Principal Associate Director - Global Security
As Principal Associate Director for Global Security, Terry Wallace leads Laboratory programs with special focus on developing and applying the scientific and engineering capabilities to address complex national and global security threats.
- Los Alamos National Laboratory
- (505) 667-5061
Terry C. Wallace, Jr.
As Principal Associate Director for Global Security, Wallace leads Laboratory programs with a focus on applying scientific and engineering capabilities to address national and global security threats, in particular, nuclear threats. Wallace is also the Senior Intelligence Executive at LANL.
Wallace served as Principal Associate Director for Science, Technology, and Engineering from 2006 to 2011 and as Associate Director of Strategic Research from 2005 to 2006. In those positions, Wallace integrated the expertise from all basic science programs and five expansive science and engineering organizations to support LANL’s nuclear-weapons, threat-reduction, and national-security missions.
- Wallace’s expertise is forensic seismology, a highly specialized discipline focusing on detection and quantification of nuclear tests.
- Raised in Los Alamos, Wallace served for 20 years as a professor of geosciences and an associate in the applied mathematics program at the University of Arizona. He returned to LANL in 2003 as director of Los Alamos’s Earth and Environmental Sciences Division.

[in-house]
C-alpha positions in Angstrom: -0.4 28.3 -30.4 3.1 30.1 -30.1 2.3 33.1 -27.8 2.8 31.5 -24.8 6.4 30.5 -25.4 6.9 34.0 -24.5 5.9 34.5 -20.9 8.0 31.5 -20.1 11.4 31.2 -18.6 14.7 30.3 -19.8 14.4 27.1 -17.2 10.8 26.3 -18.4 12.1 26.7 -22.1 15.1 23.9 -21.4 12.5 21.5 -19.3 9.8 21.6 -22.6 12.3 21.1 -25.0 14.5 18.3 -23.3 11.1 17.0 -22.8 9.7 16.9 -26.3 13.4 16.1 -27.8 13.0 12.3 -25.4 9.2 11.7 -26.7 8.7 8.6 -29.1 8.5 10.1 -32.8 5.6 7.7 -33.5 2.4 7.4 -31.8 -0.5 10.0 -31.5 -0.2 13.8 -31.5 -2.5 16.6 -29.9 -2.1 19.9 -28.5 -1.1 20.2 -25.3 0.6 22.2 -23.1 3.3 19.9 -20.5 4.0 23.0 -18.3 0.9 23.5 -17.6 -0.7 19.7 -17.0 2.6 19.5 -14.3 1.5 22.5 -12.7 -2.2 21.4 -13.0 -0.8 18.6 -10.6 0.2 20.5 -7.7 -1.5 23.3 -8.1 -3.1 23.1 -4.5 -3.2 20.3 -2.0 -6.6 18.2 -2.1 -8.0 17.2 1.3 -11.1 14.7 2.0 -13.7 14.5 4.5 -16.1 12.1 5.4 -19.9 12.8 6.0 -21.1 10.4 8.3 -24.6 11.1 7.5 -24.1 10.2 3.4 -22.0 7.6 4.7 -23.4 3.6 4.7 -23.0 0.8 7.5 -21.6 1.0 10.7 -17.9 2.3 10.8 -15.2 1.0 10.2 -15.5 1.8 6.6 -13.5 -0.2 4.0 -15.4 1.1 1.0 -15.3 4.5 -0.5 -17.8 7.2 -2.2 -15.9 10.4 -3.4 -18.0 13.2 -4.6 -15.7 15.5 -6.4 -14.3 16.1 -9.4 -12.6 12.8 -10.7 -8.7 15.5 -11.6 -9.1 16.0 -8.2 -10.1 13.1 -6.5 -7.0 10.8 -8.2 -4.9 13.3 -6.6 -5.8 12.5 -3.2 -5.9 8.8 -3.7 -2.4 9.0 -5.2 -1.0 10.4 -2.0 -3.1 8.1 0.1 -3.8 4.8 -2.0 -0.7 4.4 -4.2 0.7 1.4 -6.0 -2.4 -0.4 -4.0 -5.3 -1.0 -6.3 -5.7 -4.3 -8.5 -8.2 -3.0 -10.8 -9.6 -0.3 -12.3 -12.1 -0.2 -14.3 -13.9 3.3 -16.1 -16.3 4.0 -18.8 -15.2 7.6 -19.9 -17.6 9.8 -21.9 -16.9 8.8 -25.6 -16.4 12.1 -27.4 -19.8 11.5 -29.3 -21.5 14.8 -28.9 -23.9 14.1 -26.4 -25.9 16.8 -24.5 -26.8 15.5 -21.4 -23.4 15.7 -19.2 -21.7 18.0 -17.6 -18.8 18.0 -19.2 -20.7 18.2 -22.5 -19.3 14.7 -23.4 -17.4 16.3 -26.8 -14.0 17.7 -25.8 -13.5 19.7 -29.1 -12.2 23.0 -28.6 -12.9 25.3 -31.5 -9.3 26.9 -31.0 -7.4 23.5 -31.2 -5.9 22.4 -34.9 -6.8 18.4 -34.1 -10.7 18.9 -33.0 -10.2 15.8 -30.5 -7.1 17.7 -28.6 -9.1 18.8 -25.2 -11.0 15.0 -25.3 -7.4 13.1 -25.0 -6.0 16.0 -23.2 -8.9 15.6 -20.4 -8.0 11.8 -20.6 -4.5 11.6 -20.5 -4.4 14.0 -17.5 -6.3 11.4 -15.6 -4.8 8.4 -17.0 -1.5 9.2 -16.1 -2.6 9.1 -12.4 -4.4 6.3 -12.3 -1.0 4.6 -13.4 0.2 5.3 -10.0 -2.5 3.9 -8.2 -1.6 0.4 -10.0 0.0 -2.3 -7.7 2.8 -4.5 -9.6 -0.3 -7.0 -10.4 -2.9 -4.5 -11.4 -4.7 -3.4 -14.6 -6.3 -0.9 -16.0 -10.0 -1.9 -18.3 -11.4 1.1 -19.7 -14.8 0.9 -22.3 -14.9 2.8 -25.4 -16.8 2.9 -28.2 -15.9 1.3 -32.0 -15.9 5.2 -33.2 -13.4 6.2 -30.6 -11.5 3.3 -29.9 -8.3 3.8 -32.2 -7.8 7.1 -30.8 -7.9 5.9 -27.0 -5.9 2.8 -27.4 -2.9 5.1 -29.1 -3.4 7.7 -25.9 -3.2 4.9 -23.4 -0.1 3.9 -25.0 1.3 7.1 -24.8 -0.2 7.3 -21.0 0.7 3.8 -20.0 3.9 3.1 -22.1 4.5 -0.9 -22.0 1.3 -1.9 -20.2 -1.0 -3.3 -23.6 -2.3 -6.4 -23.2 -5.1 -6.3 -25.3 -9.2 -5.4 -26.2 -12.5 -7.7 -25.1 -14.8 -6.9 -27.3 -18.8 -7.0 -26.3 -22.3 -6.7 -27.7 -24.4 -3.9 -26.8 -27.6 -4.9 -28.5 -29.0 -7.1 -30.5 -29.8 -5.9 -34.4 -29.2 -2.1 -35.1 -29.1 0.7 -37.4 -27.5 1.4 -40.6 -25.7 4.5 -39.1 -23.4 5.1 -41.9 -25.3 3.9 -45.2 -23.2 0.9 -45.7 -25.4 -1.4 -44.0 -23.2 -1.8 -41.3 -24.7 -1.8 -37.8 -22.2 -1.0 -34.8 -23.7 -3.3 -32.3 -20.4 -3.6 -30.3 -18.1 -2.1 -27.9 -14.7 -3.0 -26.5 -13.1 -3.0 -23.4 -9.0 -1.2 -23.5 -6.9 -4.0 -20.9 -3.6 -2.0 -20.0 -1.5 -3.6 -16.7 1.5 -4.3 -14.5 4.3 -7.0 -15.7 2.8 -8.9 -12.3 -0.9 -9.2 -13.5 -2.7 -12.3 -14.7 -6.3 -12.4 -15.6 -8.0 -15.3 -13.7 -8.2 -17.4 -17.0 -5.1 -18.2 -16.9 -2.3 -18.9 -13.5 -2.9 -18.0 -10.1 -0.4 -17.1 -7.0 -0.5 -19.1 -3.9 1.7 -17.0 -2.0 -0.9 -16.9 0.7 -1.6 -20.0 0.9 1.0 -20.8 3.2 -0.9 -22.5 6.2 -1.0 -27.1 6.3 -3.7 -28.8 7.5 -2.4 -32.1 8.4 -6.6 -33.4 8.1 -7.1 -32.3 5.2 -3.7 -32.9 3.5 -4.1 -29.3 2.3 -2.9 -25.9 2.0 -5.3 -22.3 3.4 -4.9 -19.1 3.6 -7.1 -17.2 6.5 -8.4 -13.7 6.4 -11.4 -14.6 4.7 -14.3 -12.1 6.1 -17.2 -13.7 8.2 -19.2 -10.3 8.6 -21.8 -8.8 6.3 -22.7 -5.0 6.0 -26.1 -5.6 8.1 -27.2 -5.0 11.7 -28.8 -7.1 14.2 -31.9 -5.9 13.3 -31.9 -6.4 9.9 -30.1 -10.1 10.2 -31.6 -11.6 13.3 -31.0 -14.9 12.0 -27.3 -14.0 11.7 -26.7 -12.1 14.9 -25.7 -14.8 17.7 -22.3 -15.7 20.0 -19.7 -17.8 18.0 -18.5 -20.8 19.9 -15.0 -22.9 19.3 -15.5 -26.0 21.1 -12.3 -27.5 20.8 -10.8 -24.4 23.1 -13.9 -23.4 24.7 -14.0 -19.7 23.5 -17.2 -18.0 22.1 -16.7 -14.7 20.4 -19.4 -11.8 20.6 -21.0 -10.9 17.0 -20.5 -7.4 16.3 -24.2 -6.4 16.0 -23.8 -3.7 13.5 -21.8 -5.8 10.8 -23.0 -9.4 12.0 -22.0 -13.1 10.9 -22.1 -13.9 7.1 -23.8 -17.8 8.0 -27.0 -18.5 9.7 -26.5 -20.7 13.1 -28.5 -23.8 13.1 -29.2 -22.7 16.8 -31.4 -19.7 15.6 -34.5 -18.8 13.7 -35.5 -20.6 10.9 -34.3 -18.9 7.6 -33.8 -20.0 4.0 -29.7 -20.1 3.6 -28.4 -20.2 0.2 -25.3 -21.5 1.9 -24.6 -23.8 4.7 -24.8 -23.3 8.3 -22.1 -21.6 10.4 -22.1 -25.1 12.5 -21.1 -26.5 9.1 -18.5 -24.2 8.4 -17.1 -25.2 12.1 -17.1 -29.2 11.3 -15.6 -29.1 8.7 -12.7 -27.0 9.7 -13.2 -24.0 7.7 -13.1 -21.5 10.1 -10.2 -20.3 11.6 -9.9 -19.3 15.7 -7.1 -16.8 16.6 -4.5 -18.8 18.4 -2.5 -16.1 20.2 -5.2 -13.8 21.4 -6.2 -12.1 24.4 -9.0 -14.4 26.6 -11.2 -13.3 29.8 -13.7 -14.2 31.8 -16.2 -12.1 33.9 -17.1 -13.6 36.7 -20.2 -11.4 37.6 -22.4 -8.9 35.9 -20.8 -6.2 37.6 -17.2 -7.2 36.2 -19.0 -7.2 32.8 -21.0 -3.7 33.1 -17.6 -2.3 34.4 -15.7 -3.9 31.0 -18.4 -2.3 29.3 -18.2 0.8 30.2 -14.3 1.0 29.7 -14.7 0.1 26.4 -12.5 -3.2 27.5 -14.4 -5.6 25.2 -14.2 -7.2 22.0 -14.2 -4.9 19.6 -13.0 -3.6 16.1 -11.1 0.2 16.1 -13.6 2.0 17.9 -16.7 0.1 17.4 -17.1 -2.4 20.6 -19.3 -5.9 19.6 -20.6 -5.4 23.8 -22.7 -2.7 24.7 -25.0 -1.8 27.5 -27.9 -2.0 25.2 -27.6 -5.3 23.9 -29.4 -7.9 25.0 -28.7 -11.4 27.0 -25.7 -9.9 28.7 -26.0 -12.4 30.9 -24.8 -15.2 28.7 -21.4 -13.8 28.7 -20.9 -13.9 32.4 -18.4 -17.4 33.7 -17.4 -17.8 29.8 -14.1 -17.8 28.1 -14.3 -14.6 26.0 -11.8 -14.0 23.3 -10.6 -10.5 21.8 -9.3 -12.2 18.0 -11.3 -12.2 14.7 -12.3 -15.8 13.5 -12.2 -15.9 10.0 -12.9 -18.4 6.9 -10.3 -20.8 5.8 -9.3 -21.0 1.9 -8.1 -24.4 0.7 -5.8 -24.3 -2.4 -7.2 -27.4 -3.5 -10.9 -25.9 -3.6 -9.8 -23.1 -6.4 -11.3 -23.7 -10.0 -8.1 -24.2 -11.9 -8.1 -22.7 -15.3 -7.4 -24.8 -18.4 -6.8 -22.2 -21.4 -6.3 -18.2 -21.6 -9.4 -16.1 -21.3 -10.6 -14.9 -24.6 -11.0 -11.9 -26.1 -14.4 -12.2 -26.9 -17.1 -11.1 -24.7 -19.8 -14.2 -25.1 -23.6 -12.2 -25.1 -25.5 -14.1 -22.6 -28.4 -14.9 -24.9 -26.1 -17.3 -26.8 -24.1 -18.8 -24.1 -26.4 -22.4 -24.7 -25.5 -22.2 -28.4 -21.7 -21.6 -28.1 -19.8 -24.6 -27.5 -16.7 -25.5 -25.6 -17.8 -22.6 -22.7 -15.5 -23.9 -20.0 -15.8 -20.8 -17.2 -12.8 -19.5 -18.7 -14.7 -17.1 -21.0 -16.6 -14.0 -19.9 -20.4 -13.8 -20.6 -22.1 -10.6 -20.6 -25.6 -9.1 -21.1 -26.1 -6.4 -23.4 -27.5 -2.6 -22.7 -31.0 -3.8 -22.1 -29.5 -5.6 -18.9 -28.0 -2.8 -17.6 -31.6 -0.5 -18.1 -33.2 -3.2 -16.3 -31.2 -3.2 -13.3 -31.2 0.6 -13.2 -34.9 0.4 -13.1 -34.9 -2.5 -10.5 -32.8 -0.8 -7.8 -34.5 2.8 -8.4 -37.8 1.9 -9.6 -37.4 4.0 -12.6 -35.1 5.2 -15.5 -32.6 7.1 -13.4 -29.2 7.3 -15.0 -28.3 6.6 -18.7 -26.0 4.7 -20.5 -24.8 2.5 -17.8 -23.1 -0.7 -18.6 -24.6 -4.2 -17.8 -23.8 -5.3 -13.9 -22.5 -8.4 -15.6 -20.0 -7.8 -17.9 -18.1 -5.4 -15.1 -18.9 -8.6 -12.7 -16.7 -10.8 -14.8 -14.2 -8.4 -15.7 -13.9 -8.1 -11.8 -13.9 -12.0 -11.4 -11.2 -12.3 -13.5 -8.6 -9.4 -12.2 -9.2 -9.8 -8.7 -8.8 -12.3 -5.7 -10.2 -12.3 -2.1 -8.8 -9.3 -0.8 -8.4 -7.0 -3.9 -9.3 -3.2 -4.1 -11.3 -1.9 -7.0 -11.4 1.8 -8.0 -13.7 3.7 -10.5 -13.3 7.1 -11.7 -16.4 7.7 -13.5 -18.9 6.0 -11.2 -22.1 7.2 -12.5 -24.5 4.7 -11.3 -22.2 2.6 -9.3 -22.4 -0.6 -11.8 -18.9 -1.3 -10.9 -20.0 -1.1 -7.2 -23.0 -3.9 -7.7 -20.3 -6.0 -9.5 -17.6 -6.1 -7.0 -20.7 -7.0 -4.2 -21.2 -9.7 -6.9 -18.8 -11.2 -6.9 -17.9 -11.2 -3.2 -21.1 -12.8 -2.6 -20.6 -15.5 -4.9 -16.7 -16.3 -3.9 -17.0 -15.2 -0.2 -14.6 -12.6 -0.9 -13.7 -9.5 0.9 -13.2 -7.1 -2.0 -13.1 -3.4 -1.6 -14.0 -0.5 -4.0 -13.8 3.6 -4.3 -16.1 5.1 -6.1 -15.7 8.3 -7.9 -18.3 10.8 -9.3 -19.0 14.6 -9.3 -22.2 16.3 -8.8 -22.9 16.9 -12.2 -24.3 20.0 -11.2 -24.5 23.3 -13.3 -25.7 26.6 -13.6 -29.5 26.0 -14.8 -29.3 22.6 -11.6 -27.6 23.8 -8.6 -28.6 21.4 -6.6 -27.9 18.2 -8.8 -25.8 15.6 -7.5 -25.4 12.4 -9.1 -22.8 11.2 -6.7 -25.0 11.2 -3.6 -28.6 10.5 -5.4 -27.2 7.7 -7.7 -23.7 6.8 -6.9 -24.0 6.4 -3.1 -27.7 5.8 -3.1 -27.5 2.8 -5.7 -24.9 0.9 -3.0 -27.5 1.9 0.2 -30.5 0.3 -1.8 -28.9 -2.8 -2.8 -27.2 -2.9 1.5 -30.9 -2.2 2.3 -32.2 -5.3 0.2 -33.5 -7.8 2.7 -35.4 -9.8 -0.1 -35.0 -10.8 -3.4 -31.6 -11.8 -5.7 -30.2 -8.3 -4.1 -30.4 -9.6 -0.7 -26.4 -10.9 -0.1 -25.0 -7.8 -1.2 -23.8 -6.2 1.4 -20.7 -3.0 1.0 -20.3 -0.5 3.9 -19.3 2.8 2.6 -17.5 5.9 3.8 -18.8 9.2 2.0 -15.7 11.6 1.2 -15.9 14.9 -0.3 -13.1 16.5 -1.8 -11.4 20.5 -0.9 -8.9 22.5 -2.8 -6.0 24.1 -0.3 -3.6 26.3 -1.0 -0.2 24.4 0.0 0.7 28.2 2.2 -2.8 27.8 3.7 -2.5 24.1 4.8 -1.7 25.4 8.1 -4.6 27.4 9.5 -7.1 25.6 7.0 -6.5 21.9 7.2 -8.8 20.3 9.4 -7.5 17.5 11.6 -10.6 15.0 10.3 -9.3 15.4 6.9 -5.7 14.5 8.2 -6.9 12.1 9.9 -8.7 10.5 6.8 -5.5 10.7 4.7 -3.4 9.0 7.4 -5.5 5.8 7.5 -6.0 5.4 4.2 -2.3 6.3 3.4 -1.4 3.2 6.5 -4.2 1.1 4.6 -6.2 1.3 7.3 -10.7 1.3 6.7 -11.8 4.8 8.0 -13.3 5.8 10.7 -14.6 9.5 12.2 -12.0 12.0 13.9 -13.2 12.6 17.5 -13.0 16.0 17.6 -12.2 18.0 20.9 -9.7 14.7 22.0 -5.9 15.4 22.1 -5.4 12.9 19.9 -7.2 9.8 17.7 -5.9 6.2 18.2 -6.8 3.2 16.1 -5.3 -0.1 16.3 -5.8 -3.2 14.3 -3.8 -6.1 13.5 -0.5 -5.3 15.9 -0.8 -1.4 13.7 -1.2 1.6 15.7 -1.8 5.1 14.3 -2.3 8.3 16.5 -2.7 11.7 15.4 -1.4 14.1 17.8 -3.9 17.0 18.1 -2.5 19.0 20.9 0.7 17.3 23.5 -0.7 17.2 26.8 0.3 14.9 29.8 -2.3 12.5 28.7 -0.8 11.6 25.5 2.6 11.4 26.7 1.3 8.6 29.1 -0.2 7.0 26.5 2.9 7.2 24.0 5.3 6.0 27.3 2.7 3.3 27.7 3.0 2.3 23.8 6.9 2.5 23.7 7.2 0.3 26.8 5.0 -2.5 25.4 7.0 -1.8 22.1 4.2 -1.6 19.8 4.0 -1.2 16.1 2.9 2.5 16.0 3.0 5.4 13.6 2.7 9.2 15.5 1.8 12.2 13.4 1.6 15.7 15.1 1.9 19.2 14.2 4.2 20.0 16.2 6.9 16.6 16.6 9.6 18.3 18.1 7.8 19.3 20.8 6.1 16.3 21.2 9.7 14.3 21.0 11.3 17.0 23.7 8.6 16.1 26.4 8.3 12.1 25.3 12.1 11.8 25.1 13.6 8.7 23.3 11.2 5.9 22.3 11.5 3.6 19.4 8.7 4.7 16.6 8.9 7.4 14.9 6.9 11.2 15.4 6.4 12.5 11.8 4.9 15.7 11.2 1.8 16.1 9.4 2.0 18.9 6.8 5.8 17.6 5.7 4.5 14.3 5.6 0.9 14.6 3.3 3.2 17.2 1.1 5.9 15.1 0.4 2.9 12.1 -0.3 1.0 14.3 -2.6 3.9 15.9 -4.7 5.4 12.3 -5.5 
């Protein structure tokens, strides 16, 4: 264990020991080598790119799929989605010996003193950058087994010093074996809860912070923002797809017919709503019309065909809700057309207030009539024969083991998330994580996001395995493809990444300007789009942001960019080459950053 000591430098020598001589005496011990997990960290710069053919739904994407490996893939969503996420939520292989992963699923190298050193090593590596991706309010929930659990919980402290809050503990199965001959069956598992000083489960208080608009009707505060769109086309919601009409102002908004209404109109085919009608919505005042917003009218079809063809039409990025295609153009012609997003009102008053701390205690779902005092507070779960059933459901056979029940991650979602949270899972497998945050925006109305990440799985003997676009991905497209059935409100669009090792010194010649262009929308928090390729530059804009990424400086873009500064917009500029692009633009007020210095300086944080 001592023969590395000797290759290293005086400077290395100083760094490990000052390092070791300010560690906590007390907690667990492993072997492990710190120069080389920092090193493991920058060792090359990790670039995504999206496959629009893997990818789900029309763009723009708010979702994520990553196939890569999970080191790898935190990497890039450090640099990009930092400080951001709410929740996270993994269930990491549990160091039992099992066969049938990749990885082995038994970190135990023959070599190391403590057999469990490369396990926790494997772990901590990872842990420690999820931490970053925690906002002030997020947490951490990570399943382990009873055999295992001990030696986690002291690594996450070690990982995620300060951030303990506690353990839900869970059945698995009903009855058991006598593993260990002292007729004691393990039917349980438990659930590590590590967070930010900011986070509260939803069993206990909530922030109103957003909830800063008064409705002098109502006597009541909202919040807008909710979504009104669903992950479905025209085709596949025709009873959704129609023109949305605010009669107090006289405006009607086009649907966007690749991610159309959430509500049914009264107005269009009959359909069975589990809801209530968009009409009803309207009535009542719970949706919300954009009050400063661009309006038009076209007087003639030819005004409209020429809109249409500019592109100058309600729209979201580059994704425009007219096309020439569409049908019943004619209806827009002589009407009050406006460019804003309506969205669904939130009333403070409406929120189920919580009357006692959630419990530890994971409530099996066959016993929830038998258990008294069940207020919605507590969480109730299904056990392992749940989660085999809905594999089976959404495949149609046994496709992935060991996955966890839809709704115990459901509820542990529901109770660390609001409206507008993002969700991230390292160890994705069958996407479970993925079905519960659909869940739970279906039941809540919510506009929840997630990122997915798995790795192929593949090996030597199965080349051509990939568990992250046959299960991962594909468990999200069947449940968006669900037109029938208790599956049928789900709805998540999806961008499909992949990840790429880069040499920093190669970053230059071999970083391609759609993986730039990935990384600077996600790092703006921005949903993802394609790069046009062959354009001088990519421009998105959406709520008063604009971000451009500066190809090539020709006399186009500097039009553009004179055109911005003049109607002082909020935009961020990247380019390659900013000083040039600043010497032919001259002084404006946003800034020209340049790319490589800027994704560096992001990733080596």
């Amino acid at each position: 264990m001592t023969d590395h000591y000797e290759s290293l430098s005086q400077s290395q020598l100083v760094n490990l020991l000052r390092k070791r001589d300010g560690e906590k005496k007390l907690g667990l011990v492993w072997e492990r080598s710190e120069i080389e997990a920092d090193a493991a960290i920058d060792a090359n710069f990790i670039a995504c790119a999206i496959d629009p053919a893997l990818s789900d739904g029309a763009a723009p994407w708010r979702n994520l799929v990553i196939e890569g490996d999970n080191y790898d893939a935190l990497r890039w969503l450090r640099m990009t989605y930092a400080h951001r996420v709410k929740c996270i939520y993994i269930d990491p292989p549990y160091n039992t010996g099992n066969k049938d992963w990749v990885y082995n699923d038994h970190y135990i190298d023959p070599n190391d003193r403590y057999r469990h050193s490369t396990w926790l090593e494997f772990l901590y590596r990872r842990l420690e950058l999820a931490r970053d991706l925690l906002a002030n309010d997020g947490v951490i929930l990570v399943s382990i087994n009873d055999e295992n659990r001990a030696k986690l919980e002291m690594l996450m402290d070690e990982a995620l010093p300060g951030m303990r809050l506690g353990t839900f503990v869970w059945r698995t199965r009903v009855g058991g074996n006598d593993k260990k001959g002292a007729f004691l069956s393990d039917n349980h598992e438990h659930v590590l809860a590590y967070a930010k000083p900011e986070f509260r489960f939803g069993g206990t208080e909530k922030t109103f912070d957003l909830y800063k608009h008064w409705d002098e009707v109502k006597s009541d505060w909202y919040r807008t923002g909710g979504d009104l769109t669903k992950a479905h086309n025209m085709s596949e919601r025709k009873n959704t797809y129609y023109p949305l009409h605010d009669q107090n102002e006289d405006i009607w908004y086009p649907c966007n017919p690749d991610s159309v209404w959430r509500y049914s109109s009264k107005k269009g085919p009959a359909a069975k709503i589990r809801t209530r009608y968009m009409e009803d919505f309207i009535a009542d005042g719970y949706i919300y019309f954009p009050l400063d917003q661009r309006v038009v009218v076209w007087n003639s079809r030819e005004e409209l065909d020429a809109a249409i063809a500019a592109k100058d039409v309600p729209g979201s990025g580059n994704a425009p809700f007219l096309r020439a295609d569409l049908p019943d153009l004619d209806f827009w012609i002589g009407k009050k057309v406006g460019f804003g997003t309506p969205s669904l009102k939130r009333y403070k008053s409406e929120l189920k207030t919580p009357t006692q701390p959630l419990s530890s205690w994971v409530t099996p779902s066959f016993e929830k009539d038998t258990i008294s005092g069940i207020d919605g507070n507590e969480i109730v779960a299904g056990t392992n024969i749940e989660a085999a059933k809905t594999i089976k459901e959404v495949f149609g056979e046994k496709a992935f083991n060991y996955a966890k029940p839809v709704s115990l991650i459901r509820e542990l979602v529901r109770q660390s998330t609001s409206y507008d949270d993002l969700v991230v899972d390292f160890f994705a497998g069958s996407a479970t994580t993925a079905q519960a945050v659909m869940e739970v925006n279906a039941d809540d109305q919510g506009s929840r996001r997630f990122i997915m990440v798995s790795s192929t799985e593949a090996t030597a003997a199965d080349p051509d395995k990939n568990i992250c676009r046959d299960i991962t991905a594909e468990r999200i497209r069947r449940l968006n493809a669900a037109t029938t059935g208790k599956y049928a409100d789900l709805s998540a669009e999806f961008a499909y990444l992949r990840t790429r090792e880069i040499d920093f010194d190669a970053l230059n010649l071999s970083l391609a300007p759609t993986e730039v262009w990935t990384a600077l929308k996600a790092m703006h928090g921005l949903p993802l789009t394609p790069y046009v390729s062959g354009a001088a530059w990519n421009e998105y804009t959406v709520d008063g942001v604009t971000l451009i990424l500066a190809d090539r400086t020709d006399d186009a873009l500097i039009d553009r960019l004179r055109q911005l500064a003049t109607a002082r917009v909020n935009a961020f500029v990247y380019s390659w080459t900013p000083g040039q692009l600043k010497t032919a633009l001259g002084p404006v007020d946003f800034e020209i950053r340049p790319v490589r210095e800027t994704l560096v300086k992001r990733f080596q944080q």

- Wallace holds PhD and M.S. degrees in geophysics from California Institute of Technology and B.S. degrees in geophysics and mathematics from New Mexico Institute of Mining and Technology.
- Wallace is a Fellow of the American Geophysical Union (AGU), and in 1992 he received the AGU's Macelwane Medal. Wallace has served as president of the Seismological Society of America, chairman of the Incorporated Institutions for Research in Seismology, and authored the position paper for the American Geophysical Union on the verifiability of a comprehensive test ban treaty.
- In June 2011, Wallace gained the rare honor of having a mineral named after him by the International Mineralogical Association Commission on New Minerals, Nomenclature, and Classification.